In response to my post yesterday, Jeffrey Rubin commented that the smart people are choosing the information they take in rather than simply allowing themselves to be inundated by the unfiltered deluge of communication from myriad sources throughout our days... and nights. He refers to "cotton candy" information, the kind of communication that quickly dissolves and leaves us hungry for the real thing, not more of the fluff. Specifically, he said, "I think we need to focus on expanding inner space - so that we can be more creative and connected - rather than fill up our minds and hearts with more trivial 'cotton candy' data that initially seems appealing and rapidly leaves us hungry for more."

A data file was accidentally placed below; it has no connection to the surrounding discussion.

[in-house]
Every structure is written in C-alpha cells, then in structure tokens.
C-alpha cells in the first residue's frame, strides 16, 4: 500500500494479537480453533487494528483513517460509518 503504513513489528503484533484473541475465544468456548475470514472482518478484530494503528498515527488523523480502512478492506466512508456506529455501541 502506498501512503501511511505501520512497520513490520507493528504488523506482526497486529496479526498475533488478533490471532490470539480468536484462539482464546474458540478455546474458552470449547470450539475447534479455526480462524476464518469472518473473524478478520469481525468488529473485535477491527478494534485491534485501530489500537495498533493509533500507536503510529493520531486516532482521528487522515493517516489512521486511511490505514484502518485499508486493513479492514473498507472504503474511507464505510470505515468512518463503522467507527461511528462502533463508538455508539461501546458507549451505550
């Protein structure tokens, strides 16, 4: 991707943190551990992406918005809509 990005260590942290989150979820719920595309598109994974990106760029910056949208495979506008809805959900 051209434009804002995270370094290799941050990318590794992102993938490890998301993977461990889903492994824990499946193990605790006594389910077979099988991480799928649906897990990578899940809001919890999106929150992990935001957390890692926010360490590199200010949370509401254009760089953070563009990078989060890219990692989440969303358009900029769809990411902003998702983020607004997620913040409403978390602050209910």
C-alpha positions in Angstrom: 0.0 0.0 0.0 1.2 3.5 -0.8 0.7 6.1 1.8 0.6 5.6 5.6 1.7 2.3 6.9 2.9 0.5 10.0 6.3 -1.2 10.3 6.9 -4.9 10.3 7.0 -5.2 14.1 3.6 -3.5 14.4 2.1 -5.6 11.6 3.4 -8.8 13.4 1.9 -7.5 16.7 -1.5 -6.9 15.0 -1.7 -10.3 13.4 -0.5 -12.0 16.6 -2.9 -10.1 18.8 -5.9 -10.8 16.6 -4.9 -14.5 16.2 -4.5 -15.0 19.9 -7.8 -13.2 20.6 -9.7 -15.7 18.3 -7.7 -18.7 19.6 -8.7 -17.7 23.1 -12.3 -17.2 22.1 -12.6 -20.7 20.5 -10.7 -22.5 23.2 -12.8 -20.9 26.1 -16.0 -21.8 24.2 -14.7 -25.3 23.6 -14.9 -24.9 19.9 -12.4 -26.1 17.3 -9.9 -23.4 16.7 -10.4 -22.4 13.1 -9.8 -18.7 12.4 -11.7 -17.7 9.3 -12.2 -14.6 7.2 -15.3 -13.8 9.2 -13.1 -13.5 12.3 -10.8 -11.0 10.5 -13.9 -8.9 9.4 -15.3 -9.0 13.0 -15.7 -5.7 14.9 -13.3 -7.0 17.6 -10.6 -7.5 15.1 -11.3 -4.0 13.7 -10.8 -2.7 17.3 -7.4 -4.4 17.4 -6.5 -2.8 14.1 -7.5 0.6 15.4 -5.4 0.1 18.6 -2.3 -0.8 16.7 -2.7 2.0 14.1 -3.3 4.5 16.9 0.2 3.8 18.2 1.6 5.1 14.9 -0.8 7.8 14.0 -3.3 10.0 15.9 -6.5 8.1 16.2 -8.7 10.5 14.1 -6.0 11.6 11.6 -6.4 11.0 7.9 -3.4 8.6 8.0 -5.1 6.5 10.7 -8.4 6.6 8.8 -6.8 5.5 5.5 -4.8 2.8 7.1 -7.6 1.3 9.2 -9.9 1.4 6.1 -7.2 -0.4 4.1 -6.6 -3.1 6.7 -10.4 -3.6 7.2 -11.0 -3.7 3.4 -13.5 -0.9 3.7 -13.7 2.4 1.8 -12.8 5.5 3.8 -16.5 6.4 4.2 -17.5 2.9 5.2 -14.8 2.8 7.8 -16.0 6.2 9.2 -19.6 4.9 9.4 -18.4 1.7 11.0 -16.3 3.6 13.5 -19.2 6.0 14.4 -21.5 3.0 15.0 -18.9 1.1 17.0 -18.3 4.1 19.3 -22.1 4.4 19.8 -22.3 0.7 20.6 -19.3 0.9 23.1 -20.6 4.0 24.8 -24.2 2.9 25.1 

I can think of entire gatherings that produced not much more than cotton candy conversation. Some of them (lots of them) were business meetings from which I learned nothing. That happens rarely now because I pick and choose the gatherings I'll attend and make sure people are engaged once I get there.
One way to make sure your conversational diet - regardless of the setting - is nutritious and healthy is to filter the information that would otherwise bombard you.
A cardiologist told me last week of tests that measure the levels of stress in people after they've watched the evening news on television. It's amazing that information we think has no impact in fact does get reflected in our bodies as stress. Her advice? Don't watch TV news. TV news isn't just cotton candy... it's cotton candy that leaves a bad taste in the mouth.